Friday, July 19, 2019
It was nearly 8:30 on a Tuesday night in late September, and the sold-out crowd at the Theatre at Ace Hotel in downtown Los Angeles was restless. With confirmed (Bilal, Sa-Ra Creative Partners) and unbilled (George Clinton, Kamasi Washington, the Gaslamp Killer) acts slated for the stage, the evening was shaping up to be a long but momentous one. British deejay Gilles Peterson had selected the bill and violist Miguel Atwood-Ferguson, one of the most in-demand arrangers and composers of the tight-knit L.A. beat scene, was at the helm of a 13-piece jazz orchestra. The Canadian quartet BadBadNotGood—Leland Whitty on saxophones, guitar, violin and vibraphone; keyboardist Matty Tavares, subbed out for the night; Chester Hansen on bass; Alexander Sowinski on drums—was tasked with opening the show.
Whitty, a recent fulltime addition to the band, strode out in his best spring-break wardrobe and began to blow the Norah Jones hit “Don’t Know Why” on his tenor. The group played it slow and straight without solos, a suitable cruise-ship stroll. When the song was over, the crowd clapped politely, a little confused but fairly accepting that these four young men were going to sling some cheese until the main acts were ready. Instead they delivered a beating, unleashing blazing saxophone solos and a road-tested rhythmic ferocity on the 1,600-strong audience. Between tunes, Sowinski, wearing a T-shirt promoting a mythical Cubist basketball team called the Picasso Bulls, offered frenetic banter. By the end of the set, people were hollering at the stage for more. BBNG had blown a few minds and befuddled a few others. The parade of stars could now proceed until the early morning.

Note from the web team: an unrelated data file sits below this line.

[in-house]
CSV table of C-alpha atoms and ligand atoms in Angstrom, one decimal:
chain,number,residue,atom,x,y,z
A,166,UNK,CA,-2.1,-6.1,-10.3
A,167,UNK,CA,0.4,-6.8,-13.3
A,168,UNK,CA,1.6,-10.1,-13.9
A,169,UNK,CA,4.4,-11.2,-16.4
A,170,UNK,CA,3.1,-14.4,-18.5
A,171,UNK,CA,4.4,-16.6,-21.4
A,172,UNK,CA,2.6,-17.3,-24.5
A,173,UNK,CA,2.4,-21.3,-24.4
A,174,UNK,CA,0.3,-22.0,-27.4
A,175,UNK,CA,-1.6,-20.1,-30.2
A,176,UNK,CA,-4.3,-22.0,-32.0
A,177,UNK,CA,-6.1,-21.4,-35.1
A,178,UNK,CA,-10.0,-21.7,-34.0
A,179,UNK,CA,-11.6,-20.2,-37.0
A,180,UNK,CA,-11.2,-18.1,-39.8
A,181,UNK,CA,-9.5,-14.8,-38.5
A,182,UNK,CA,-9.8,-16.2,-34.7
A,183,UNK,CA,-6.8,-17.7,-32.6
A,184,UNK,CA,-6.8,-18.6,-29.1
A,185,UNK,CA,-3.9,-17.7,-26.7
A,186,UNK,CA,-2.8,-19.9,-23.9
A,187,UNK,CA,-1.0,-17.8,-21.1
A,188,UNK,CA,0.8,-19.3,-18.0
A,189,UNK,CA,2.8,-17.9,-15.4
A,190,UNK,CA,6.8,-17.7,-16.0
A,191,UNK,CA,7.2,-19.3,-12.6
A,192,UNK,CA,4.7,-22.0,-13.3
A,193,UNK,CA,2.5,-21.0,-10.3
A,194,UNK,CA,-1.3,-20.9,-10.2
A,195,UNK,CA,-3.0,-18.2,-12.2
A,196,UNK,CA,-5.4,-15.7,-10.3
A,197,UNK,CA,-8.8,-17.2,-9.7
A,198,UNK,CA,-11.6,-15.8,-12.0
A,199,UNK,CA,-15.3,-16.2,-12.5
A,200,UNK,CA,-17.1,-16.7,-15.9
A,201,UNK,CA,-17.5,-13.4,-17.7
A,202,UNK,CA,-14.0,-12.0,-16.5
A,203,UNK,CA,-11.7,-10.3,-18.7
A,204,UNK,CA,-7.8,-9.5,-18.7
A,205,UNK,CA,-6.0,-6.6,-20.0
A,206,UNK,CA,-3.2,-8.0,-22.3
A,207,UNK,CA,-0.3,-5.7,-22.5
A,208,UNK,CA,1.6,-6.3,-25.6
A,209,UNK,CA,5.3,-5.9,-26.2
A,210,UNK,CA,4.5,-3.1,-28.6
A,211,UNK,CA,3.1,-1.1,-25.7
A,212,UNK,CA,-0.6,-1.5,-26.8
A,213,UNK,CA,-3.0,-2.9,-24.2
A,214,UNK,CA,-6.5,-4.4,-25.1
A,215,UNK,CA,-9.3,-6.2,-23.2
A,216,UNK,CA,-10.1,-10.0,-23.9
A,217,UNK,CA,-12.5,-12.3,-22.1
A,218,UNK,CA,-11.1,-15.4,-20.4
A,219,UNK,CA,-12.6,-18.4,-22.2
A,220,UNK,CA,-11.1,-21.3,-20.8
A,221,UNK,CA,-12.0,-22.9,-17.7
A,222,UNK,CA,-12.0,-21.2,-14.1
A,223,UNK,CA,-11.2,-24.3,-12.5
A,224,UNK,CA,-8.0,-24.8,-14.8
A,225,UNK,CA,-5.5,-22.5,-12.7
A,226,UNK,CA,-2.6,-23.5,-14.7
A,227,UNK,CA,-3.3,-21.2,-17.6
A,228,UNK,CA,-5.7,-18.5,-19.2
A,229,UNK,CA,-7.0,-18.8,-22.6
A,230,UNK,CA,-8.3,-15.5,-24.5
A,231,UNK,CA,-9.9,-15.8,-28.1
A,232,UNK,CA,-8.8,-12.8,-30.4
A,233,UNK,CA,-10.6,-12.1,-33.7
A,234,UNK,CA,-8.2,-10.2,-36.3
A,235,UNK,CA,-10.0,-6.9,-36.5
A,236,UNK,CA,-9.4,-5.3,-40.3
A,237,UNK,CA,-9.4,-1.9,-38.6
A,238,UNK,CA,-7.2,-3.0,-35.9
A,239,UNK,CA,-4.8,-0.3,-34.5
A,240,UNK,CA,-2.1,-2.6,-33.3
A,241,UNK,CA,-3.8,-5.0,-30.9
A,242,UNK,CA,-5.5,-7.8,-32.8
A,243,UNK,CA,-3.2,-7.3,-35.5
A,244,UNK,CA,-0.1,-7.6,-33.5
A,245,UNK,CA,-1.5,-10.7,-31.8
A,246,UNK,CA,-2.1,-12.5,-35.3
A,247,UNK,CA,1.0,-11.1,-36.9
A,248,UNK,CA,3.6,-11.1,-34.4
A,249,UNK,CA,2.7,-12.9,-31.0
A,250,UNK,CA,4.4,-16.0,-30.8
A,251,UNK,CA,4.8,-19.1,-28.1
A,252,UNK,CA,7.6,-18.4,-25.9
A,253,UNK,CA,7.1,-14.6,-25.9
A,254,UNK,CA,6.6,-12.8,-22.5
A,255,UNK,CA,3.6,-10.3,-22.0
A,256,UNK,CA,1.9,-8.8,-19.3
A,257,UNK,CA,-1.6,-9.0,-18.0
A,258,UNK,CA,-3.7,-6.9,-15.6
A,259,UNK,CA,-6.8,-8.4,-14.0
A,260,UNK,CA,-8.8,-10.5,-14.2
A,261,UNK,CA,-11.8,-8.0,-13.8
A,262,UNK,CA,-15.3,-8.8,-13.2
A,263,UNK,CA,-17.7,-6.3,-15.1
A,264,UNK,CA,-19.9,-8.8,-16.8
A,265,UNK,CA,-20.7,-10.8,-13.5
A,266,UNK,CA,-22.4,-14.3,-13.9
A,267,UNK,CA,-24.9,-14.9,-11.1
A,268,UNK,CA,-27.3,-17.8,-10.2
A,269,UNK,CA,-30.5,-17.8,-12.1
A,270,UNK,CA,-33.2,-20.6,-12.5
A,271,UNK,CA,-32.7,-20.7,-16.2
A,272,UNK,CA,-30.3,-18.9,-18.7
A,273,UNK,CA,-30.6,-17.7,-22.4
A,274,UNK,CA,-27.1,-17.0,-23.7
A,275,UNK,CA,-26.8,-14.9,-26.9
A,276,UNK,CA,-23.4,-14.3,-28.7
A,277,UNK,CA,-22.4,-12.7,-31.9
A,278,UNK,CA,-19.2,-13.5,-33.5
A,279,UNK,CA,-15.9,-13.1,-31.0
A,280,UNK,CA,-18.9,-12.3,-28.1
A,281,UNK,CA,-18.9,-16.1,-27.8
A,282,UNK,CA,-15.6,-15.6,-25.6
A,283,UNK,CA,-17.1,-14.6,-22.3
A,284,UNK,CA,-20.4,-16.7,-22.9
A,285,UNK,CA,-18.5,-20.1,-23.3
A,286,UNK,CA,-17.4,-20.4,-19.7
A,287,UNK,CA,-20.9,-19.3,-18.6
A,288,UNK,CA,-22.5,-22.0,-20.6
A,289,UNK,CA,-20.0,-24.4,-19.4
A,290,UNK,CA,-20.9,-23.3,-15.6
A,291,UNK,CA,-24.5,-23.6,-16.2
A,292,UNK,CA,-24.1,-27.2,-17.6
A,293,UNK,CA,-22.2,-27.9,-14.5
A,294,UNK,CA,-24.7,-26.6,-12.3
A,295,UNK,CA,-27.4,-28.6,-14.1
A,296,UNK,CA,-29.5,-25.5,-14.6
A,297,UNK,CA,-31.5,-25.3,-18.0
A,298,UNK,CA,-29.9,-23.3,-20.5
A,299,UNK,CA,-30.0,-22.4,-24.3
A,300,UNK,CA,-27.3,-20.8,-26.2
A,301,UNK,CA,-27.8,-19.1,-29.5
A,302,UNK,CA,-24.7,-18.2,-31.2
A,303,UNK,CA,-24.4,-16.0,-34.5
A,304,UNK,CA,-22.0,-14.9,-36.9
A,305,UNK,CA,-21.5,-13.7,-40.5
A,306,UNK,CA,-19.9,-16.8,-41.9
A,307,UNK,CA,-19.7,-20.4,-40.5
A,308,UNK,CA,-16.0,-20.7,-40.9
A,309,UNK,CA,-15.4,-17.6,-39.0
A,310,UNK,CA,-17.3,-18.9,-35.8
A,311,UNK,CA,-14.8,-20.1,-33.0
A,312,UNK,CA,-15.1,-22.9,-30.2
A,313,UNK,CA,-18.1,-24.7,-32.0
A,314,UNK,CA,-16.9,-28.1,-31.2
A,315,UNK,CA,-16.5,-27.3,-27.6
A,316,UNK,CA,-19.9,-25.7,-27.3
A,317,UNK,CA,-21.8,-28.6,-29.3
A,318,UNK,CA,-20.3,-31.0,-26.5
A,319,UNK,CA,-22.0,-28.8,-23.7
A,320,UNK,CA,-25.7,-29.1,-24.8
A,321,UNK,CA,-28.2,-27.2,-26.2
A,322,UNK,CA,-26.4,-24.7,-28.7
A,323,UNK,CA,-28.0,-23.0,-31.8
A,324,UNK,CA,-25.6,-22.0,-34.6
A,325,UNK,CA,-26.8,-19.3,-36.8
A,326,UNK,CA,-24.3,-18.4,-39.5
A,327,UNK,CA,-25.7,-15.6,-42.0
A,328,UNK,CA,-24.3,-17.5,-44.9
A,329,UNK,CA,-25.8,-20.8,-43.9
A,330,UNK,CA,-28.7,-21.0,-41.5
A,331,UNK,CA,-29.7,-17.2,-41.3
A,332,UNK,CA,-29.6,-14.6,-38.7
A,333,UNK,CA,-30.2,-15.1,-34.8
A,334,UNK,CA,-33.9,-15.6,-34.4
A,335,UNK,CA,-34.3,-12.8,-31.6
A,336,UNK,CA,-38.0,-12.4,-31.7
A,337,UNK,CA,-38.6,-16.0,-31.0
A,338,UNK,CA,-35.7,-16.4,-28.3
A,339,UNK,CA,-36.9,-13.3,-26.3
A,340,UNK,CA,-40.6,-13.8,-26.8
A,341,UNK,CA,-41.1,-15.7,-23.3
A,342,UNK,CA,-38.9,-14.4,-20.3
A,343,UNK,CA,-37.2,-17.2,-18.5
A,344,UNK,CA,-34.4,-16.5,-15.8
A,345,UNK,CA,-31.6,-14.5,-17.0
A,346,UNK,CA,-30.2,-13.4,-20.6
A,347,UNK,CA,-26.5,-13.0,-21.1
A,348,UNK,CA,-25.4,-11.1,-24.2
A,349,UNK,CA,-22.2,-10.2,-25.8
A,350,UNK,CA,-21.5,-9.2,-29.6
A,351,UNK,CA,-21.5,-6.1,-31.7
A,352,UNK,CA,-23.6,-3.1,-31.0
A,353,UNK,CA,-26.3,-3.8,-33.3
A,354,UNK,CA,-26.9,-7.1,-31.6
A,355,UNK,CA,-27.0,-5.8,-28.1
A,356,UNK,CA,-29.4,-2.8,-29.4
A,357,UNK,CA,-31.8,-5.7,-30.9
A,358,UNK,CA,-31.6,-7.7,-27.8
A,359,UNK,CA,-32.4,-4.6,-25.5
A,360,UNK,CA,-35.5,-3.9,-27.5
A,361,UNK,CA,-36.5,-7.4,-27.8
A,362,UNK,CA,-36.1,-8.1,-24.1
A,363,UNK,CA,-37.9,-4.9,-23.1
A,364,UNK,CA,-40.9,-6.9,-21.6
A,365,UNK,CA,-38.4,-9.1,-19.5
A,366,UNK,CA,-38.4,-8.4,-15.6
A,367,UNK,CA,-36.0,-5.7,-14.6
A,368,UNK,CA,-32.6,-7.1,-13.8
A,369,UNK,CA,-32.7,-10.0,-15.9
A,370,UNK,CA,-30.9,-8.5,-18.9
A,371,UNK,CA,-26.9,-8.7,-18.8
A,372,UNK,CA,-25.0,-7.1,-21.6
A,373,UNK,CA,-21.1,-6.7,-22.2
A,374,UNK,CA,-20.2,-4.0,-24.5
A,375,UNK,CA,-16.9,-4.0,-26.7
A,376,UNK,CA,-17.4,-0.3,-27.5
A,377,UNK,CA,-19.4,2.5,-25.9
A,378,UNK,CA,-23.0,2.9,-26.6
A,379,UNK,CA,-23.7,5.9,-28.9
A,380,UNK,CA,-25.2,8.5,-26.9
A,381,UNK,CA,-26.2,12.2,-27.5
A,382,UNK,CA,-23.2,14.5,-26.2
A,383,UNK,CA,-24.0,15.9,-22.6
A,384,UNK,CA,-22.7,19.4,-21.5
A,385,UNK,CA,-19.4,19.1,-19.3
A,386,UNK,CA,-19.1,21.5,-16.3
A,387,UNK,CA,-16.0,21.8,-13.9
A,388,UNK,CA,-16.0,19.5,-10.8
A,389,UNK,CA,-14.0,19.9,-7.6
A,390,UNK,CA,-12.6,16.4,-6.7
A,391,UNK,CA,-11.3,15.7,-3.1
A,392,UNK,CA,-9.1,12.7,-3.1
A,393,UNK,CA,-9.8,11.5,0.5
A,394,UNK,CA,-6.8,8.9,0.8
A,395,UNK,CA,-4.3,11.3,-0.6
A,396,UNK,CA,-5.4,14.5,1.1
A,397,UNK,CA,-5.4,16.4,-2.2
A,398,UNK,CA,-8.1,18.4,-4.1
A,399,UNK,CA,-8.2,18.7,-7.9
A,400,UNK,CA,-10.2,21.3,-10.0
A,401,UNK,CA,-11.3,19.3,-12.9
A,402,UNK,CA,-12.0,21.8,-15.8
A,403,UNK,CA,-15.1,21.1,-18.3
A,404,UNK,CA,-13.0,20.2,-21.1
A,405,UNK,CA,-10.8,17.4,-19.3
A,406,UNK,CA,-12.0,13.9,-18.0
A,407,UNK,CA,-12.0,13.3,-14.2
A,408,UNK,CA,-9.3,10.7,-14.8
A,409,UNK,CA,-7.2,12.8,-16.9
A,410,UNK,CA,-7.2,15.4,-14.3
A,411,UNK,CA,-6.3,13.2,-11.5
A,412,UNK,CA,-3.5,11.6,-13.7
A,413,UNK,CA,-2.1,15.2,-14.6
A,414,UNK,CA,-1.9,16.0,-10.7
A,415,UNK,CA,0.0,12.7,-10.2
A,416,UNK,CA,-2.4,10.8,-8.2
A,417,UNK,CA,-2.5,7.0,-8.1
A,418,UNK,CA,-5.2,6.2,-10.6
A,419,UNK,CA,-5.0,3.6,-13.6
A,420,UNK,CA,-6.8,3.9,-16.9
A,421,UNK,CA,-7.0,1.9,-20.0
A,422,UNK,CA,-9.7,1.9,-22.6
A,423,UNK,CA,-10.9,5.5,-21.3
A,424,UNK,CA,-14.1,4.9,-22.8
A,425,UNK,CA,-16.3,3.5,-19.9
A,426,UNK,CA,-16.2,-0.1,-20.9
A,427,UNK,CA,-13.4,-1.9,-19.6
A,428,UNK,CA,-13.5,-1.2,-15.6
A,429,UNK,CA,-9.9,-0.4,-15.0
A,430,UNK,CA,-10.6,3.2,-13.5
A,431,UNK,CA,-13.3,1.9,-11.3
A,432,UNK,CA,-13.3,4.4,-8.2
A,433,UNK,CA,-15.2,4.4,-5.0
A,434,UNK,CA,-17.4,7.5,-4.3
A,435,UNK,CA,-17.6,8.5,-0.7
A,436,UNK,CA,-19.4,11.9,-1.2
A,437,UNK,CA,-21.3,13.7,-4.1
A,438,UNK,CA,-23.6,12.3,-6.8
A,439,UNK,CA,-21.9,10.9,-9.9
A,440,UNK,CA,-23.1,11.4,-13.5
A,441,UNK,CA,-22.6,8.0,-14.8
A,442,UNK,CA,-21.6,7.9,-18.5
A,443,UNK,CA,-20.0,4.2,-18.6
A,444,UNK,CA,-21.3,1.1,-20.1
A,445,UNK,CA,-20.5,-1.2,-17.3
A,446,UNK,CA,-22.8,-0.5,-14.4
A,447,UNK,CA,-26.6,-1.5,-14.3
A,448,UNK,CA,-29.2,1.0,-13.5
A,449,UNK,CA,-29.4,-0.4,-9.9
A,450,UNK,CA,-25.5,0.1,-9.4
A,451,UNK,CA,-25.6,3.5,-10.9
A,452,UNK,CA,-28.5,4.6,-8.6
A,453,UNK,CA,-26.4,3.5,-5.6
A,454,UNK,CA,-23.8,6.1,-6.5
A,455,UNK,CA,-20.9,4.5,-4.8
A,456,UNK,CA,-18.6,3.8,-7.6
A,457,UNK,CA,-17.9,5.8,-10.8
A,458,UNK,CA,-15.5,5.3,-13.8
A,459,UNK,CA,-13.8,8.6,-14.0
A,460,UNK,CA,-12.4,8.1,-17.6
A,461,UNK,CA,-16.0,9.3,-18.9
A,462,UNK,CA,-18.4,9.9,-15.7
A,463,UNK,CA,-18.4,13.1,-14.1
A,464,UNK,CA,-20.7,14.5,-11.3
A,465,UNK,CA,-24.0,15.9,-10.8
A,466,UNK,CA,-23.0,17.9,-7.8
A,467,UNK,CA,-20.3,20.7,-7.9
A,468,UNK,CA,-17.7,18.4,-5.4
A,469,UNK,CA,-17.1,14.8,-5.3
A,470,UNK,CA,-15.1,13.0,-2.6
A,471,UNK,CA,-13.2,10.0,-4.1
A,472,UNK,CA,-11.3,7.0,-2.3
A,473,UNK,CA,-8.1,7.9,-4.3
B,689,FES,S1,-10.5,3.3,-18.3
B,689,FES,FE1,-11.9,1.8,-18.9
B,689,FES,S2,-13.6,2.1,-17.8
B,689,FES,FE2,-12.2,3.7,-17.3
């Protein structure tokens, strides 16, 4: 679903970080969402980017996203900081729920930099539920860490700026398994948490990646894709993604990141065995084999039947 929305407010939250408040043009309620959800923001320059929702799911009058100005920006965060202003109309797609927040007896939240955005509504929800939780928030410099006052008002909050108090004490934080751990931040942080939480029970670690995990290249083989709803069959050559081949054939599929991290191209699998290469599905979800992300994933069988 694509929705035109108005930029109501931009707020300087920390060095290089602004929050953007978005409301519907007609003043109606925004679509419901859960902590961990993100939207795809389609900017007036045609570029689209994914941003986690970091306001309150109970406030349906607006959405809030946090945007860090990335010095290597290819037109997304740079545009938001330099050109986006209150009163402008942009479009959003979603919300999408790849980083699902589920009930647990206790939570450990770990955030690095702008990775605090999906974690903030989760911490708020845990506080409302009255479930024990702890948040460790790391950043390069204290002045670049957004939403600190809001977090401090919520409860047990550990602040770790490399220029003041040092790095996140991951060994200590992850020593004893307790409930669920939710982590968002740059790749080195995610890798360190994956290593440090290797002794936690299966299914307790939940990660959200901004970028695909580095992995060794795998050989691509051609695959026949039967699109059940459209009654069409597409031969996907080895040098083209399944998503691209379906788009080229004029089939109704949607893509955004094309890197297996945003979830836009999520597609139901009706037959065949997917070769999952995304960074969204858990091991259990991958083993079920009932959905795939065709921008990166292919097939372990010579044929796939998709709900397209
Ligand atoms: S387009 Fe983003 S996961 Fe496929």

The oldest member of BBNG was 11 when “Don’t Know Why” hit the airwaves in 2002. The band found its own left-field success five years ago through a viral video, a trio recording of a handful of hip-hop tunes—including Gucci Mane’s “Lemonade” and Tyler, the Creator’s “AssMilk”—filmed in a classroom at Toronto’s Humber College, which all four current members attended. This is not how they generally tell you to achieve success in jazz school.
“In its early days, [Humber College] was the only place in Canada that offered jazz education—albeit a three-year diploma, which did not transfer as college credit—but tons of excellent young musicians came here because of the top-notch faculty,” noted Denny Christianson, Humber’s director of music. But no one in BadBadNotGood has made it to graduation yet. Instead, as the band’s lore presents it, the project recorded by Tavares, Hansen and Sowinski was deemed by their instructors to have “no musical value.” Thus, they posted it online for those outside of academia to critique.